They have evidence that something happened, but I don’t see anyone going “well HE lied about X, so therefore he must be lying about it being consensual” funnily enough.

    So if she isn’t an absolute angel who never told a lie in her life, it’s okay to doubt her case, but the same standard doesn’t apply to him?

    I missed the memo that “real” victims don’t repress memories to cope, they don’t go into shock and struggle to process what happened and they never ever lie about anything ever.

    A rapist isn’t going to go “hey, you lied before, I guess I better not rape you because women who lie don’t get raped”. I don’t care if she claimed to be the queen of bloody sheba in the past, that doesn’t prove she’s lying about what happened. The defense and papers have been trying to smear her from day one, that they have to resort to this kind of crap strongly implies that she’s probably telling the truth.

  12. Angryblackguy
    Angryblackguy August 22, 2011 at 7:58 pm |

    Few things in response to many of these comments:

    No one has a “right” to file charges. That is not the way our system works. Otherwise, people could get angry at someone and just file charges against them to ruin their reputation and make them incur legal costs. If you believe that any person, in any crime situation, has a “right” to file charges regardless of their credibility on the issue or the strength of their evidence, you aren’t understanding the way that our legal system works.

    georg, what you are not factoring in is the balancing that is embedded in our system to avoid frivolous claims and abuse. If they prosecutors aren’t convinced beyond a reasonable doubt, they cannot fairly expect a jury to be. That is the ethical standard of prosecutors. Imagine for a moment a murder case where groups are demanding that a prosecutor bring charges against a person they were not convinced was guilty. We would be outraged. Because that is not our system.

    For good commentary on this case,check out Jeralyn’s posts at Talk Left. She is a criminal defense attorney and has been saying for months that the case was in trouble.

    And based on her other writings, she is the last person to bash an alleged victim.

    This is just a bad case with a woman who may have actually been the victim of an attack. Unfortunately, when you lie under oath about the facts in the case, and have lied in the past about rape to benefit yourself, you don’t get to demand that your words be used to indict a person without question.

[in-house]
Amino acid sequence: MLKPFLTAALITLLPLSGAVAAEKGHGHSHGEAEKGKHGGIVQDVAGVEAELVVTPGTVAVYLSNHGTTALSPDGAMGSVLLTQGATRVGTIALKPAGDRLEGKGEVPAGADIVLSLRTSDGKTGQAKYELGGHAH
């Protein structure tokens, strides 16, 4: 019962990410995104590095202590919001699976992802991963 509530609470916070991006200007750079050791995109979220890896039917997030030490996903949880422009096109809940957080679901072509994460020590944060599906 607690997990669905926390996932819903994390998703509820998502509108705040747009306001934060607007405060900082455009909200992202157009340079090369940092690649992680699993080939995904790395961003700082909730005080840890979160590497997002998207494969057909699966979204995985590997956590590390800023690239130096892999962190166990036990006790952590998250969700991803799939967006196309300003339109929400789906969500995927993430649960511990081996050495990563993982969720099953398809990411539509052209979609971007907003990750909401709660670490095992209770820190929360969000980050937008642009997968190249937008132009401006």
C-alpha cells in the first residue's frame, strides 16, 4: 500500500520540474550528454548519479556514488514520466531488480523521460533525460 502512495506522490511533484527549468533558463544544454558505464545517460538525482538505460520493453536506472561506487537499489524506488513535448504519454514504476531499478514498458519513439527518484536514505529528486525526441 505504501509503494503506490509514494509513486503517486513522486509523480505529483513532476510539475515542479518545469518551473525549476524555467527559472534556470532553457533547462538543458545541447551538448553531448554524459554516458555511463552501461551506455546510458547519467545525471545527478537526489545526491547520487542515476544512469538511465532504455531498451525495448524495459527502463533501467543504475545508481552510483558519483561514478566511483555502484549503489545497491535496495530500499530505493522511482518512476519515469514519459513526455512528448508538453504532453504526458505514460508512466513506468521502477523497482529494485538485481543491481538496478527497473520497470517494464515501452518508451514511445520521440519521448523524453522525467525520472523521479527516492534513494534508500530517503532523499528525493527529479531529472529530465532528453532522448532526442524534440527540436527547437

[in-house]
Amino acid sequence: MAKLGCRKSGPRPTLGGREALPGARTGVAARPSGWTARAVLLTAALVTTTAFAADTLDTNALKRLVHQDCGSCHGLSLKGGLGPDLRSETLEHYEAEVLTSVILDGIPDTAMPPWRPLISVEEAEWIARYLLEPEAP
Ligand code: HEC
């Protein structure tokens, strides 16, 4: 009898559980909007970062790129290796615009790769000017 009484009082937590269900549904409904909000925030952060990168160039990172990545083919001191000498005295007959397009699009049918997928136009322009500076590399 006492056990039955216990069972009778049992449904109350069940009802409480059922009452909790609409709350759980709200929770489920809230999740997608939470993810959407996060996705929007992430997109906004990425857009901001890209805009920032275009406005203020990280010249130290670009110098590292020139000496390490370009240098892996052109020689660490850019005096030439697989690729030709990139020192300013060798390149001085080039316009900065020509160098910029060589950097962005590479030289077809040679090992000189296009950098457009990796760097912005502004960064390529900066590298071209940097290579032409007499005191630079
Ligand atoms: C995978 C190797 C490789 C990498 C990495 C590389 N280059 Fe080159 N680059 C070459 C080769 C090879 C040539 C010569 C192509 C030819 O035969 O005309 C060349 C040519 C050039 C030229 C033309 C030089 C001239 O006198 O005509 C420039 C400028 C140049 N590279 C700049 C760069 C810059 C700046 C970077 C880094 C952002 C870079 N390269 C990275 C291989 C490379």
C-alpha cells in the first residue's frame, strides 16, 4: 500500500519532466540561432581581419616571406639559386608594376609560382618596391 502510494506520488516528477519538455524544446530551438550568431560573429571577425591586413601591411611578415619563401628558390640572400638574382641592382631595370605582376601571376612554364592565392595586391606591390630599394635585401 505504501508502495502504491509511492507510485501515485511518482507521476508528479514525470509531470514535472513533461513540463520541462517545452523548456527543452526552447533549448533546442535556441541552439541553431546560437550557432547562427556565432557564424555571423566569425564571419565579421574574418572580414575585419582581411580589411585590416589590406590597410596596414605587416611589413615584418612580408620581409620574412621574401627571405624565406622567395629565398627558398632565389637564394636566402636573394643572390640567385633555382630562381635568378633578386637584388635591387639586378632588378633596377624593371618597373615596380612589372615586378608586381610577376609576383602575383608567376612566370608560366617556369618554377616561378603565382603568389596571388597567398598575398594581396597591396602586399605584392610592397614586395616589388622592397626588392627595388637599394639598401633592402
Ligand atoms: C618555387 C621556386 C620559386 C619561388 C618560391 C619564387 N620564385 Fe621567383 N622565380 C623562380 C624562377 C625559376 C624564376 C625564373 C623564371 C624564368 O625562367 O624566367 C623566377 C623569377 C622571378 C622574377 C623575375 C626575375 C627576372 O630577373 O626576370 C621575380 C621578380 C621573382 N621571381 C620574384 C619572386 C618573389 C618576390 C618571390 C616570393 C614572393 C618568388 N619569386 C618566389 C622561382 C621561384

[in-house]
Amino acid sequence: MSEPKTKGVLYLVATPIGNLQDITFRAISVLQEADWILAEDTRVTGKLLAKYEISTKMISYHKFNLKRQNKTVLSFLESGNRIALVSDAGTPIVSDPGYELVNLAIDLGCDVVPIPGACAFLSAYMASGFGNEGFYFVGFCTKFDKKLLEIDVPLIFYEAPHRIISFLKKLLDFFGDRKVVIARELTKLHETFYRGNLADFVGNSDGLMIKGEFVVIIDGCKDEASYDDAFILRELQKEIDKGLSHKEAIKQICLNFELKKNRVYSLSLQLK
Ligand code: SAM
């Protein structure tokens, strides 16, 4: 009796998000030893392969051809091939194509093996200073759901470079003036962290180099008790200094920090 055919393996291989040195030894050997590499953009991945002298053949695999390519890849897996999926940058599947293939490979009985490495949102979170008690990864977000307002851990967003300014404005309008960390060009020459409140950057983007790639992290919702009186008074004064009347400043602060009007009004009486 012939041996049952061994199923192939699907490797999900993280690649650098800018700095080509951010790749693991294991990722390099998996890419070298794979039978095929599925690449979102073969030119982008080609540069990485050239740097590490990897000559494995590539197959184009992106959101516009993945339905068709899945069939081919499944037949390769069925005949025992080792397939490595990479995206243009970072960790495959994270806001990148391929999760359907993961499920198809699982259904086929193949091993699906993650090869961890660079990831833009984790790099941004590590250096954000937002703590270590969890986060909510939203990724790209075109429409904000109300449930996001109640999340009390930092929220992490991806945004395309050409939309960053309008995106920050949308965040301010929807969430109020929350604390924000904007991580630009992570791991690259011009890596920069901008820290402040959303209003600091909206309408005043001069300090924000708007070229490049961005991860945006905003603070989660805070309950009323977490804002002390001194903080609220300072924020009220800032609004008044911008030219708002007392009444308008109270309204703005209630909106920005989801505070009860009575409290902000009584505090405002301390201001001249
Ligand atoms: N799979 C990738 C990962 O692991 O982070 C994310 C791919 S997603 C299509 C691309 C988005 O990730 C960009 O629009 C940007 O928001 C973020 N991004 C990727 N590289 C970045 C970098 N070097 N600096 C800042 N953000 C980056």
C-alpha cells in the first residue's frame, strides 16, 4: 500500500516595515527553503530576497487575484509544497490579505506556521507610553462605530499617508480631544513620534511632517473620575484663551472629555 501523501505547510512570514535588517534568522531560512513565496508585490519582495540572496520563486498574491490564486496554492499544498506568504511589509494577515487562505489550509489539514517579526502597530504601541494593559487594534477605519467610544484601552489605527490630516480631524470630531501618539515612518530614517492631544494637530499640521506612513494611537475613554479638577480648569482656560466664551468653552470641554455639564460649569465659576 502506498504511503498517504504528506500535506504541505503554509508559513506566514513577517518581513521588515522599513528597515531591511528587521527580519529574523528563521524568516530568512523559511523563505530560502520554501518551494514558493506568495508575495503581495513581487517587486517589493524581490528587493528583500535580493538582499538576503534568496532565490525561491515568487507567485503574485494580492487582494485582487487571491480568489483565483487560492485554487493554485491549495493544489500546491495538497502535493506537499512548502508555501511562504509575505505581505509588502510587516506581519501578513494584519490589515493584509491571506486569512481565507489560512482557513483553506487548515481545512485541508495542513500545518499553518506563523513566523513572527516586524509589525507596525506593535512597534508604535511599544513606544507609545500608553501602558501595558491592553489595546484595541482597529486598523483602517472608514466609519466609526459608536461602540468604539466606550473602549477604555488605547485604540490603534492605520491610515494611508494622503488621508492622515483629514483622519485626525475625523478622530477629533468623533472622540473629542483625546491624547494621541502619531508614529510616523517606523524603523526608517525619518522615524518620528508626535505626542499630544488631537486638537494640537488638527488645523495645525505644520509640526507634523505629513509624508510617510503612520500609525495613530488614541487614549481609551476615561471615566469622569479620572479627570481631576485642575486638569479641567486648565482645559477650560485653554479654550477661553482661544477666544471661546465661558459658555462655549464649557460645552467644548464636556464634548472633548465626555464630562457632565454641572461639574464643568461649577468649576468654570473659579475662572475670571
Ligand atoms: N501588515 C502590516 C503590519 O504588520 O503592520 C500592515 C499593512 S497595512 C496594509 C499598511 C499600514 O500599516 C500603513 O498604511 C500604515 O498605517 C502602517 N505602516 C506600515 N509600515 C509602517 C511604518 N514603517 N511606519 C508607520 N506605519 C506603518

The sad part about it is that the prosecutors here clearly believed her story and wanted to bring her justice. And at the end of the day they have egg on their face and she is claiming it is their fault.

    This is not the situation to use as a rallying point. I fear that this will hurt the cause long term.

  13. Angryblackguy
    Angryblackguy August 22, 2011 at 7:58 pm |

    Few things in response to many of these comments:

    No one has a “right” to file charges. That is not the way our system works. Otherwise, people could get angry at someone and just file charges against them to ruin their reputation and make them incur legal costs. If you believe that any person, in any crime situation, has a “right” to file charges regardless of their credibility on the issue or the strength of their evidence, you aren’t understanding the way that our legal system works.

    georg, what you are not factoring in is the balancing that is embedded in our system to avoid frivolous claims and abuse. If they prosecutors aren’t convinced beyond a reasonable doubt, they cannot fairly expect a jury to be. That is the ethical standard of prosecutors. Imagine for a moment a murder case where groups are demanding that a prosecutor bring charges against a person they were not convinced was guilty. We would be outraged. Because that is not our system.

    For good commentary on this case,check out Jeralyn’s posts at Talk Left. She is a criminal defense attorney and has been saying for months that the case was in trouble.

    And based on her other writings, she is the last person to bash an alleged victim.

    This is just a bad case with a woman who may have actually been the victim of an attack. Unfortunately, when you lie under oath about the facts in the case, and have lied in the past about rape to benefit yourself, you don’t get to demand that your words be used to indict a person without question.